1,548 cd/m²
Peak 50% Window
1,631 cd/m²
Peak 100% Window
1,320 cd/m²
Sustained 2% Window
792 cd/m²
Sustained 10% Window
1,316 cd/m²
Sustained 25% Window
1,543 cd/m²
Sustained 50% Window
1,613 cd/m²
Sustained 100% Window
1,109 cd/m²
Automatic Brightness Limiting (ABL)
0.036

The HDR brightness is incredible. Even if small highlights aren't brighter than larger highlights, they still look bright enough for a vivid HDR image. The PQ EOTF tracking is also decent, but there's a slow roll-off at the peak brightness, so it doesn't let highlights get the brightness they could. These results are in the HDR Mode with Max Brightness on, the Brightness at its max, and Adaptive Dimming on 'Fast.' Although the Real Scene brightness is brighter with Adaptive Dimming off, reaching a brightness of 1,298 cd/m², it doesn't display the same deep blacks as on 'Fast.' The PQ EOTF tracking is similar with Adaptive Dimming on off, 'Low,' or 'Fast.'

6.0
Picture Quality
Horizontal Viewing Angle
Color Washout From Left
29°
Color Washout From Right
29°
Color Shift From Left
57°
Color Shift From Right
65°
Brightness Loss From Left
32°
Brightness Loss From Right
32°
Black Level Raise From Left
16°
Black Level Raise From Right
17°
Gamma Shift From Left
15°
Gamma Shift From Right
18°

The Acer Nitro XV275U has a mediocre horizontal viewing angle. The image quickly washes out from the sides, which is disappointing if you want to share your screen with someone next to you.

5.8
Picture Quality
Vertical Viewing Angle
Color Washout From Below
30°
Color Washout From Above
33°
Color Shift From Below
65°
Color Shift From Above
70°
Brightness Loss From Below
31°
Brightness Loss From Above
34°
Black Level Raise From Below
Black Level Raise From Above
12°
Gamma Shift From Below
11°
Gamma Shift From Above
14°

The vertical viewing angle is disappointing. The image washes out if you're standing up and looking down on the screen.

7.8
Picture Quality
Gray Uniformity
50% Std. Dev.
2.109%
50% DSE
0.168%

The gray uniformity is good. While there's a bit of dirty screen effect in the center, and the edges are darker, it isn't overly distracting either.

7.7
Picture Quality
Black Uniformity
Native Std. Dev.
1.115%
Std. Dev. w/ L.D.
0.326%

The black uniformity is good. Enabling local dimming improves the contrast, but while you don't see it with the test image, it causes some blooming around bright objects.

7.3
Picture Quality
Color Accuracy (Pre-Calibration)
Picture Mode
Standard (sRGB)
sRGB Gamut Area xy
95.7%
White Balance dE (Avg.)
6.02
Color Temperature (Avg.)
6,452 K
Gamma (Avg.)
2.22
Color dE (Avg.)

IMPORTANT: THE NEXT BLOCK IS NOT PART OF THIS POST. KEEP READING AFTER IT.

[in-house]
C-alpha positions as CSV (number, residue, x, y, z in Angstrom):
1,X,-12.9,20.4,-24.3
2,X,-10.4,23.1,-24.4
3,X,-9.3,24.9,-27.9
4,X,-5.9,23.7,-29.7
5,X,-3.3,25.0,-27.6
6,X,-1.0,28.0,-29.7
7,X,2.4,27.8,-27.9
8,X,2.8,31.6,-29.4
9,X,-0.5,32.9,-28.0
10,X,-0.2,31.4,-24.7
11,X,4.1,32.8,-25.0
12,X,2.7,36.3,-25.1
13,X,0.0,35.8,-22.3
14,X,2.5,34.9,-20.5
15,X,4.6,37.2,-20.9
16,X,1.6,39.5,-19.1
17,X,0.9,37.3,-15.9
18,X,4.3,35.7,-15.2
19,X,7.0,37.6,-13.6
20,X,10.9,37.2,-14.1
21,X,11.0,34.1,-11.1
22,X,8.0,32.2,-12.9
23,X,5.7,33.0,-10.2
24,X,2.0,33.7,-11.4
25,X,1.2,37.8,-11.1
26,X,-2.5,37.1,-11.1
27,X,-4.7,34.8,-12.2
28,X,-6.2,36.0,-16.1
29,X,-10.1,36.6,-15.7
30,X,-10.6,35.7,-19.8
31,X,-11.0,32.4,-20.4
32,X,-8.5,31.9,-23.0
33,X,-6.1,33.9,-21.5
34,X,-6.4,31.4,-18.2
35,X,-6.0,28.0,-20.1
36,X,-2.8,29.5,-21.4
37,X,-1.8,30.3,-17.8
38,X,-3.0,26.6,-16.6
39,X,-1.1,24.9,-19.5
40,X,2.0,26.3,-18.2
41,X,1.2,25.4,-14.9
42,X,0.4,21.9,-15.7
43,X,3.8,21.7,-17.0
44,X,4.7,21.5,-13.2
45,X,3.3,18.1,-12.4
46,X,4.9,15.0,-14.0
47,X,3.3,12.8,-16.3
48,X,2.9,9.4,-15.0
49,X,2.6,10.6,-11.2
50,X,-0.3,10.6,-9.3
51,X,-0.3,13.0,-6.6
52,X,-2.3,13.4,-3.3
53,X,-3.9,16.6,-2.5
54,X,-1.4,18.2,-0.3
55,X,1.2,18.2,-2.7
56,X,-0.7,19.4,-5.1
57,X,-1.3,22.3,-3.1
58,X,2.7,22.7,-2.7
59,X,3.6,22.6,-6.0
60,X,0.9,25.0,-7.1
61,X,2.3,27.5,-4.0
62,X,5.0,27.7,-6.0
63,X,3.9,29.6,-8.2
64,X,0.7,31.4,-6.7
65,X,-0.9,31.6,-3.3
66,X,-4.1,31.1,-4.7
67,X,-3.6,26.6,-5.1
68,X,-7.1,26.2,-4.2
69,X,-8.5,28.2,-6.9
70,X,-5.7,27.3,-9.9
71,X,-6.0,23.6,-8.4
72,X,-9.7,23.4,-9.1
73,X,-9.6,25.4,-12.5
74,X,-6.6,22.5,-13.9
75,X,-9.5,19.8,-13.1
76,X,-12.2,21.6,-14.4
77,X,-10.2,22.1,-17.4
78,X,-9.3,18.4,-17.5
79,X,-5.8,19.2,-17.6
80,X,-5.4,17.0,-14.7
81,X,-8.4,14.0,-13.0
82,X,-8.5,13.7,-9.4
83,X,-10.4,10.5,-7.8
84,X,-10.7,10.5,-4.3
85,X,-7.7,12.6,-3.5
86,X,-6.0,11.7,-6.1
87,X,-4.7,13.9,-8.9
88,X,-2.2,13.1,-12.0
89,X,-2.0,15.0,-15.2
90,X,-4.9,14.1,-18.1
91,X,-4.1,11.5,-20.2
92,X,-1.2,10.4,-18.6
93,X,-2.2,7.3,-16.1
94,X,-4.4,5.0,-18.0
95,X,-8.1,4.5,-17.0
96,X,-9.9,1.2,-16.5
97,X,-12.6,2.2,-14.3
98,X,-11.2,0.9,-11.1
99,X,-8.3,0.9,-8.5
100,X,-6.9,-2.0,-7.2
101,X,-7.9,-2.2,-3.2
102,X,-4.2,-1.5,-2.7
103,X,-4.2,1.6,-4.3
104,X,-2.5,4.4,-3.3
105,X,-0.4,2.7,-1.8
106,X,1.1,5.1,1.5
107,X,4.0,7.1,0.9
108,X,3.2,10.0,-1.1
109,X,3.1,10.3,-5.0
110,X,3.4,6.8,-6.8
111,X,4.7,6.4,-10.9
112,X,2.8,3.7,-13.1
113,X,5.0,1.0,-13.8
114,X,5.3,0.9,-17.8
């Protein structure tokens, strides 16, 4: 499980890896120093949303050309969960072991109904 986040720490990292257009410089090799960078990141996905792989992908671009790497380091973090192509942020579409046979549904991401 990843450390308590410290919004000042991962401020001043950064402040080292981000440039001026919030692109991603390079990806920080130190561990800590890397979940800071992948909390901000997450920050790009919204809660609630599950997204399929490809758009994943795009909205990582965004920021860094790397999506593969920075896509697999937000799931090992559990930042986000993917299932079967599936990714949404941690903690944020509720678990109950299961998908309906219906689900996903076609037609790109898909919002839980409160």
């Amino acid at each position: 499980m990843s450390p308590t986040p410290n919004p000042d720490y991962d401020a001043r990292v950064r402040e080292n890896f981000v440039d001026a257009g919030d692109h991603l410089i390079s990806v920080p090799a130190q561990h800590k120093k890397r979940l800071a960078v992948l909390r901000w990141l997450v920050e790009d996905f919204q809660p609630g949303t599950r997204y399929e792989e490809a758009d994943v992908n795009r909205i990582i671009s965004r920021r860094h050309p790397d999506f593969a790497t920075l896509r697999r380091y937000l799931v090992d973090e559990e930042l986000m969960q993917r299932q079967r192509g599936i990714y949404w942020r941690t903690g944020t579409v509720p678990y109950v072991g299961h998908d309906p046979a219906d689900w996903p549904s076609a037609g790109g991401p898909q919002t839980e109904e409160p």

3.75
Contrast Setting
N/A
RGB Settings
Default
Gamma Setting
Default
Brightness Setting
80
Measured Brightness
156 cd/m²
Brightness Locked
No

The accuracy before calibration is decent. Setting Color Space to 'sRGB' locks colors to the sRGB color space well, but there are still issues with the white balance and gamma tracking, as most content is either too dark or too bright. On the plus side, the color temperature is very close to the 6500K target. Using the sRGB color space locks some color settings, but colors are oversaturated without it, as you can see here.

9.2
Picture Quality
Color Accuracy (Post-Calibration)
Picture Mode
User
sRGB Gamut Area xy
95.0%
White Balance dE (Avg.)
0.69
Color Temperature (Avg.)
6,480 K
Gamma (Avg.)
2.19
Color dE (Avg.)
0.82
Contrast Setting
50
RGB Settings
Gain (44, 50, 47), Bias (47, 47, 46)
Gamma Setting
2.2
Brightness Setting
30
Measured Brightness
102 cd/m²
ICC Profile
Download

The accuracy after calibration is fantastic, and you won't notice any issues.

9.2
Picture Quality
SDR Color Gamut
sRGB Coverage xy
95.3%
sRGB Picture Mode
User
Adobe RGB Coverage xy
96.4%
Adobe RGB Picture Mode
User

The SDR color gamut is fantastic. It displays nearly all colors in both the sRGB and Adobe RGB color spaces, but it oversaturates reds in Adobe RGB, which is disappointing if you're a photo editor who works with this color space.

8.5
Picture Quality
HDR Color Gamut
Wide Color Gamut
Yes
DCI-P3 Coverage xy
92.2%
DCI-P3 Picture Mode
HDR On
Rec. 2020 Coverage xy
77.1%
Rec. 2020 Picture Mode
HDR On

The HDR color gamut is excellent. It displays a wide range of colors in the common DCI-P3 color space and the wider Rec. 2020 color space, but some colors are off in each space. These results are with Adaptive Dimming on 'Fast,' and they're similar with it off as well.

8.6
Picture Quality
HDR Color Volume
1,000 cd/m² DCI-P3 Coverage ICtCp
83.2%
DCI-P3 Picture Mode
HDR On